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BRITISH ICONS OF THE 1970s

Here are 20 icons of the 1970s presented in the unique Reminisce This style.

LORD LUCAN became a modern day enigma when he disappeared in November 1974 following the discovery of the murder of his children's nanny, Sandra Rivett, at the Lucan's family home. The Countess of Lucan later gave a statement naming her husband as the murderer and a few days later Lucan's blood stained car was found abondoned on the south coast. In 1975 an inquest jury named Lucan as the murderer of Sandra Rivett. He was the last person to be named a murderer by this procedure which was later outlawed. The mystery of what happened that night in 1974 and Lucan's subsequent disappearance has never been solved.

THE 3 DAY WEEK was one of several measures introduced in the United Kingdom by the Conservative Government to conserve electricity, the production of which was severely limited due to industrial action by coal miners. The effect was that for 2 months in 1974 commercial users of electricity would be limited to three specified consecutive days' consumption each week and prohibited from working longer hours on those days. Services deemed essential (e.g. restaurants, food shops and newspapers) were exempt. Television companies were required to cease broadcasting at 10.30pm during the crisis to conserve electricity.

THE SILVER JUBILEE marked the twenty-fifth anniversary of Queen Elizabeth II's accession to the throne. It was celebrated with large-scale street parties and parades throughout the United Kingdom and the Commonwealth throughout 1977, culminating in June with the official "Jubilee Days," held to coincide with the Queen's Official Birthday. The anniversary date itself was commemorated in church services across the land on 6 February 1977, and continued throughout the month.

VIRGINIA WADE won the hearts of the nation when she won the women's singles championship at Wimbledon on 1st July 1977; Jubilee year and Wimbledon's centenary year. It was the last time to date that any Briton has won a singles championship at that tournament. 'Ginny' also won three Grand Slam singles championships and four Grand Slam doubles championships and was also the last Briton to win any Grand Slam singles championship. After retiring from competitive tennis, she coached for four years.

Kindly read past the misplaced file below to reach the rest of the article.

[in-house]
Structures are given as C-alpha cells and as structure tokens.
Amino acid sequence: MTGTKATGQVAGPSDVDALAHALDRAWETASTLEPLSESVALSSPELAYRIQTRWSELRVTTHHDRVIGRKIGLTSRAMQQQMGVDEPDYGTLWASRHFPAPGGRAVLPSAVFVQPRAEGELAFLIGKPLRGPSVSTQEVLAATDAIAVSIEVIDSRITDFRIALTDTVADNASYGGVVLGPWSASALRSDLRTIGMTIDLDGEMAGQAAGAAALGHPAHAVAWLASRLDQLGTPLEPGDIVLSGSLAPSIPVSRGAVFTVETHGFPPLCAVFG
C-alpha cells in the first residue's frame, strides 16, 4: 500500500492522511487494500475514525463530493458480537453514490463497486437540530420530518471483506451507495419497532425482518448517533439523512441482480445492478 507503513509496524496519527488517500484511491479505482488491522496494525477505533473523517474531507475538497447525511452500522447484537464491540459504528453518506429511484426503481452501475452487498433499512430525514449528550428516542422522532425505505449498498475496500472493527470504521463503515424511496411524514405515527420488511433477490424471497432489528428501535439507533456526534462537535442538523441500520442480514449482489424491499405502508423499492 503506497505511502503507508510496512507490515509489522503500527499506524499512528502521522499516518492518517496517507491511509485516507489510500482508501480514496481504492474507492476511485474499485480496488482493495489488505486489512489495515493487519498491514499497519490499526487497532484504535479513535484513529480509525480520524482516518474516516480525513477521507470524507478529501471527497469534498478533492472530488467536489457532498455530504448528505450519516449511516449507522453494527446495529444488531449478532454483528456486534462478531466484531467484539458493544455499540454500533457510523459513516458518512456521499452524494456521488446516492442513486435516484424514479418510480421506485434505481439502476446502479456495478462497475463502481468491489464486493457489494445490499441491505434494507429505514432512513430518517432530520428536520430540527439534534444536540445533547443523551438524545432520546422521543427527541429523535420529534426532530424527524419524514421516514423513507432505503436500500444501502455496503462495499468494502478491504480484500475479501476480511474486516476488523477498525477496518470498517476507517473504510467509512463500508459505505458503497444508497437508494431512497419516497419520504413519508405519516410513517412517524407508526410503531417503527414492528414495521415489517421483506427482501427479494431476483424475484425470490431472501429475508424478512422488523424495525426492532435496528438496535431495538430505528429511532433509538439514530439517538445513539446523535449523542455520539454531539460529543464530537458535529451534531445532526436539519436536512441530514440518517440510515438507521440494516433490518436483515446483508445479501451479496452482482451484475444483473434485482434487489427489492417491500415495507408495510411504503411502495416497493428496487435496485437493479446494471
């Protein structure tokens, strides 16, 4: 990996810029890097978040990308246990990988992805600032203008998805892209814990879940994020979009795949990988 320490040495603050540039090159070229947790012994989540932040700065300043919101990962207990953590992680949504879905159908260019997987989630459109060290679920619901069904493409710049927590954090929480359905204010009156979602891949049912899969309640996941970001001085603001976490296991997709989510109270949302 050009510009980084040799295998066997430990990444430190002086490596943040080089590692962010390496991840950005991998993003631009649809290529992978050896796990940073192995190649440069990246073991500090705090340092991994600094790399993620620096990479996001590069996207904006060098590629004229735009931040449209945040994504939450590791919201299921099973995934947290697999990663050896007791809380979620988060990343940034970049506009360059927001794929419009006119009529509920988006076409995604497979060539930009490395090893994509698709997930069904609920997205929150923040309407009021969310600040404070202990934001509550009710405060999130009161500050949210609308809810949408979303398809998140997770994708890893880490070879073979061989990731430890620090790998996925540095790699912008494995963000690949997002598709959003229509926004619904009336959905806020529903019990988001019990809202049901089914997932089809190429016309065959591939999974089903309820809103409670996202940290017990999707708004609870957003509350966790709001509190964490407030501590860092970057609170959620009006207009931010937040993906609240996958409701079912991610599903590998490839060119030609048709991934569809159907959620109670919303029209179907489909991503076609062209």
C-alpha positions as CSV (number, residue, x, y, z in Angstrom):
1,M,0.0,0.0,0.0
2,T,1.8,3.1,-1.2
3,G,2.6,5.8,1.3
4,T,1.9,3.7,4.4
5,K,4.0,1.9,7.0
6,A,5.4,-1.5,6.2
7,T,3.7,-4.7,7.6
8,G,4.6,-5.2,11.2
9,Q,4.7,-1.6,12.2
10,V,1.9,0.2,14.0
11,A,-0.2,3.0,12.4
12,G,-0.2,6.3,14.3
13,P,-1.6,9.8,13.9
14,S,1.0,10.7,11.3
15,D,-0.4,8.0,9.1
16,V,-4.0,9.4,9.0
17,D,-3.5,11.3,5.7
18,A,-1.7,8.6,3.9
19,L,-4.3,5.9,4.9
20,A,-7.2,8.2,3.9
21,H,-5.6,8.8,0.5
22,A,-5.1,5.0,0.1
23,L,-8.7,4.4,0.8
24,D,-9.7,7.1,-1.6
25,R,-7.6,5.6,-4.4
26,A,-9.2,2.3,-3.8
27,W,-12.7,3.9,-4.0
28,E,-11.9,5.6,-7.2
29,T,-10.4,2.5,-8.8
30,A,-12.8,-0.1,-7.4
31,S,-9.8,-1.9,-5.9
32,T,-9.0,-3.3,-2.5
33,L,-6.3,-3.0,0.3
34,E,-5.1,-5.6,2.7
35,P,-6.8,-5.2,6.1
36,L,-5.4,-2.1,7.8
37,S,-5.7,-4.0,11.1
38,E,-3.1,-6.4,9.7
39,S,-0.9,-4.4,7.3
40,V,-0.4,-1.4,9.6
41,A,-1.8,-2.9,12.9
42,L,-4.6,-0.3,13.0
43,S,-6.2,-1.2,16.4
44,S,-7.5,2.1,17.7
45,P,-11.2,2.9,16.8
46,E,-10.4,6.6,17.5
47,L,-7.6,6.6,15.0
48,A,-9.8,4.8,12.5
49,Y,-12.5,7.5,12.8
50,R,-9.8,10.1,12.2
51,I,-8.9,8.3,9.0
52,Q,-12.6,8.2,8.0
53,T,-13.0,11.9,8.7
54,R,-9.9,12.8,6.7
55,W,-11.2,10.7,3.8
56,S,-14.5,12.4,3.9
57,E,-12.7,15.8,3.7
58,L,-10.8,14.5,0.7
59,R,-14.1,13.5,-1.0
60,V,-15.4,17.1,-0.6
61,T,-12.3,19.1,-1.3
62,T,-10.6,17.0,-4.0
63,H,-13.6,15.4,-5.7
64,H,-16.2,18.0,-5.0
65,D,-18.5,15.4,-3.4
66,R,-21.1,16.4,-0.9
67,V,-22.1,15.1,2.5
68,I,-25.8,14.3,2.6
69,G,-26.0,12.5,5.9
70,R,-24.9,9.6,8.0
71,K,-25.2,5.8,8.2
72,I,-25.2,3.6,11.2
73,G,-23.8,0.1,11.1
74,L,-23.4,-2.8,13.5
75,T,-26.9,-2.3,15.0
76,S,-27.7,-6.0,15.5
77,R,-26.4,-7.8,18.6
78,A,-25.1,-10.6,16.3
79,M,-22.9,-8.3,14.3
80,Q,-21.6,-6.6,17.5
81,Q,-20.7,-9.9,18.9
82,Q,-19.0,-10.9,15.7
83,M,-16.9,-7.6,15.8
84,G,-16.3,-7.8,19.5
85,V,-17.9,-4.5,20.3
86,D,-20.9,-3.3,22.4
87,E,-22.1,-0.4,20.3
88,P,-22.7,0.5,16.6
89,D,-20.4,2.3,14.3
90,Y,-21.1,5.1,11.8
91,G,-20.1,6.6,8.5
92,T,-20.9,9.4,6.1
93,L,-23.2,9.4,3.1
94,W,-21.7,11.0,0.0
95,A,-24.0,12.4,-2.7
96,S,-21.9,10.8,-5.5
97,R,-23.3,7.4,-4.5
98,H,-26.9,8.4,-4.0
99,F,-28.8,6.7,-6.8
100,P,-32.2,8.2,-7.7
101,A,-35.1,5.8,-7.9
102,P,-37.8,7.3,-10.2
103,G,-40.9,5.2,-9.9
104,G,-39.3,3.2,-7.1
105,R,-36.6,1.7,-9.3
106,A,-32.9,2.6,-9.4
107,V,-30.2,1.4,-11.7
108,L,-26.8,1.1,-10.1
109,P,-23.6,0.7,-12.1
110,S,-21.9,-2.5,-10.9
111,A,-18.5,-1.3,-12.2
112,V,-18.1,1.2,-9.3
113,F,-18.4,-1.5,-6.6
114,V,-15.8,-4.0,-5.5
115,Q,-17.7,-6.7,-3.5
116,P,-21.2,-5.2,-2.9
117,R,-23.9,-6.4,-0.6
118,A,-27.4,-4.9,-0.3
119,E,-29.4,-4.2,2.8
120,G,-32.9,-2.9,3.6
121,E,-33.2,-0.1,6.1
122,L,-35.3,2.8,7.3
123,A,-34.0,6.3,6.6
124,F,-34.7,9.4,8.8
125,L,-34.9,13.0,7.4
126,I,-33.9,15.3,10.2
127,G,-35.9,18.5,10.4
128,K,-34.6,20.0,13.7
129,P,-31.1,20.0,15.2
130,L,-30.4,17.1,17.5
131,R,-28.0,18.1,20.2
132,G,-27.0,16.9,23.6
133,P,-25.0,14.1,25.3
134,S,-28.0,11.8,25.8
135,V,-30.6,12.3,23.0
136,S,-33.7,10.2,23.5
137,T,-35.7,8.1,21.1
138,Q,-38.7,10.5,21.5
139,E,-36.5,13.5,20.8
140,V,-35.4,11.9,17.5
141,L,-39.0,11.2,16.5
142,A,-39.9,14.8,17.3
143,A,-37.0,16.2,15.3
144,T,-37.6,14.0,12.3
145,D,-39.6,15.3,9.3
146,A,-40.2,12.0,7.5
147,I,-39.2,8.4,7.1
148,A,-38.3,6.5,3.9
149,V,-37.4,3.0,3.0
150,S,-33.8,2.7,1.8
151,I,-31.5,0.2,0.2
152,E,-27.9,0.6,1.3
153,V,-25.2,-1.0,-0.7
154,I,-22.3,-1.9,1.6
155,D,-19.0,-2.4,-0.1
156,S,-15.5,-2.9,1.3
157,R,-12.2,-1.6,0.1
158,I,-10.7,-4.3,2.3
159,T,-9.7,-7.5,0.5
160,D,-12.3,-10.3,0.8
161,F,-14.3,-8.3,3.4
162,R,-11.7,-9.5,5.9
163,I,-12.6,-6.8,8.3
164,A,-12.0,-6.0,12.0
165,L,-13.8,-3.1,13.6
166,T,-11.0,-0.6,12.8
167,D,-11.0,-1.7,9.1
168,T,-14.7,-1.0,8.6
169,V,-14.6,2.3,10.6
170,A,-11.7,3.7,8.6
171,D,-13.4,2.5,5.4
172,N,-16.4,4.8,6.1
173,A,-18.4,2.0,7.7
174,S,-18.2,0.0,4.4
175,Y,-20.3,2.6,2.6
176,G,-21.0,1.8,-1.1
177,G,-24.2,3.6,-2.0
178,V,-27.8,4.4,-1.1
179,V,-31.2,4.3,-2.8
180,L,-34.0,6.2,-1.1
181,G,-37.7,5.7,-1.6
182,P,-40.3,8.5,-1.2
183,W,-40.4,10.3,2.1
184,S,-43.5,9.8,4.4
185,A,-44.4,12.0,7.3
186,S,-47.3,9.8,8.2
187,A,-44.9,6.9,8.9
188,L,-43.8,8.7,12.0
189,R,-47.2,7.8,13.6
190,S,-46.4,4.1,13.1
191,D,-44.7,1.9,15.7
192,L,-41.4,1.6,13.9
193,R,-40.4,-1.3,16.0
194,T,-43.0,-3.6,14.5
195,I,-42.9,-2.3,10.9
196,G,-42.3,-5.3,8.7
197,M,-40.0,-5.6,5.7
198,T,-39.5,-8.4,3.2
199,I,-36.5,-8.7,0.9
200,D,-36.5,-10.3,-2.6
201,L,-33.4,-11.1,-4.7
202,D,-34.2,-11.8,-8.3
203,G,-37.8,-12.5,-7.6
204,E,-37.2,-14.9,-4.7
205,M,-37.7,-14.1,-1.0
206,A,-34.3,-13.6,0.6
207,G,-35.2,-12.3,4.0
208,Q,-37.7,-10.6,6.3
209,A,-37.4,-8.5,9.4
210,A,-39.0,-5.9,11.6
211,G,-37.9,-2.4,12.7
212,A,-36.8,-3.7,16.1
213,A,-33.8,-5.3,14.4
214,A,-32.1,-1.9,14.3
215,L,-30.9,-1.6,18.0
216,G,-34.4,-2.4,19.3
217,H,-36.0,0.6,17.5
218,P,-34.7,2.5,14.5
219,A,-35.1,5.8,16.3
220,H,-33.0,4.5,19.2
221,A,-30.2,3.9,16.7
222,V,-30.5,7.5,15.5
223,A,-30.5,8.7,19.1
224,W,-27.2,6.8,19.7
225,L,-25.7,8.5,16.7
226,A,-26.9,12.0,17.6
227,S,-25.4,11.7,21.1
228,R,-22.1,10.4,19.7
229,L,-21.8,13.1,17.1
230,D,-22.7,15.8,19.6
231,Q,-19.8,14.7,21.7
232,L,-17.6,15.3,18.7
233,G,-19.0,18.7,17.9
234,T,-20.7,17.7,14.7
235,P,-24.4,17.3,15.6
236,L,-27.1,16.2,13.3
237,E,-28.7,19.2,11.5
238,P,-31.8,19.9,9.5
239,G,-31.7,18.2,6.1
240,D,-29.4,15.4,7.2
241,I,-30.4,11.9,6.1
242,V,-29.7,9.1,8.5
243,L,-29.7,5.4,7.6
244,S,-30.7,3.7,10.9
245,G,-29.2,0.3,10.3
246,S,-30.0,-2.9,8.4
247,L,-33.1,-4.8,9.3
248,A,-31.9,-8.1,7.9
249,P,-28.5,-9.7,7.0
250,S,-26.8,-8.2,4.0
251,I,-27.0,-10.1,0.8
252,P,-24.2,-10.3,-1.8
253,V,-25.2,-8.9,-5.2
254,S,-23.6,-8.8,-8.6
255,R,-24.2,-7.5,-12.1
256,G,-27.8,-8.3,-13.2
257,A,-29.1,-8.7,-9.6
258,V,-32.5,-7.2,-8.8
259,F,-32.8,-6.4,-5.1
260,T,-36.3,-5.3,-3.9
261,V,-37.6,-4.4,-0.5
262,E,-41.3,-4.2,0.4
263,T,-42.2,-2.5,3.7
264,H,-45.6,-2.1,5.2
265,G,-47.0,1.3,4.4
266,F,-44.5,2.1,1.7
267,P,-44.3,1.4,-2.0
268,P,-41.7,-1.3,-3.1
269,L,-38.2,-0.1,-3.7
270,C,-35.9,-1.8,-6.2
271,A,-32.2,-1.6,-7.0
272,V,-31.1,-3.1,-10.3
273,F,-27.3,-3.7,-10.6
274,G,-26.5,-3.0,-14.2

JAMES HUNT was a Formula One World Championship racing driver notorious for his unconventional behaviour on and off the track. Hunt became the epitome of unruly, playboy drivers with a controversial lifestyle that included a succession of beautiful women; he was an extensive user of alcohol, cocaine and marijuana and lived an informal life near the beach in Marbella. He was regularly seen attending nightclubs and discos, and was generally the life and soul of the party. Soon after retirement, Hunt became an outspoken and entertaining television commentator for the BBC. Hunt died in 1993 at the age of 45, of a heart attack.

THE WINTER OF DISCONTENT an expression, popularised by the British media, which refers to the winter of 1978–1979 during which there were widespread strikes by local authority trade unions. Local authorities began to run out of space for storing waste and used local parks under their control attracting rats.

CONCORDE The age of supersonic air travel was launched in 1976 with two simultaneous flights from London and Paris. Concorde was a product of an Anglo-French government treaty. With only 20 aircraft built, their development represented a substantial economic loss, in addition to which Air France and British Airways were subsidised by their governments to buy them. As a result of the type’s only crash on 25 July 2000 and other factors, it was retired in 2003.

SPACE HOPPER It seemed that every kid in 1970 was bouncing up and down on a Space Hopper - introduced to the UK in 1969, by the following summer they became a major craze. They didn’t allow the user to go faster, bounce higher, or run further than they could on foot and they served no practical purpose whatsoever, apart from the fact that they were bouncy. For much of the early 70s, children grew very attached to their orange Hoppers, and spent hours bouncing up and down busy roads. If you didn't have one - you were hopping mad!

THE VIDEO RECORDER In the late 1970s, the first technically advanced television recorders with accurate electronic timers kickstarted the VCR revolution. By 1979 there were two main competing technical standards, offering incompatible tape cassettes: Sony's Betamax and JVC's VHS battled for sales in high street stores. Betamax was argued by many to be technically more sophisticated but ultimately VHS became the standard.

THE MORECAMBE AND WISE SHOW The 1970s was the golden era for Eric and Ernie. Their Christmas shows became such an institution that few British families would dream of missing them. In 1977 28 million viewers tuned in; half the UK population at that time. Classic sketches often revolved around the guest stars who were sent up unmercilessly but willingly. The most famous example is the 1971 appearance of the London Symphony Orchestra's principal conductor André Previn.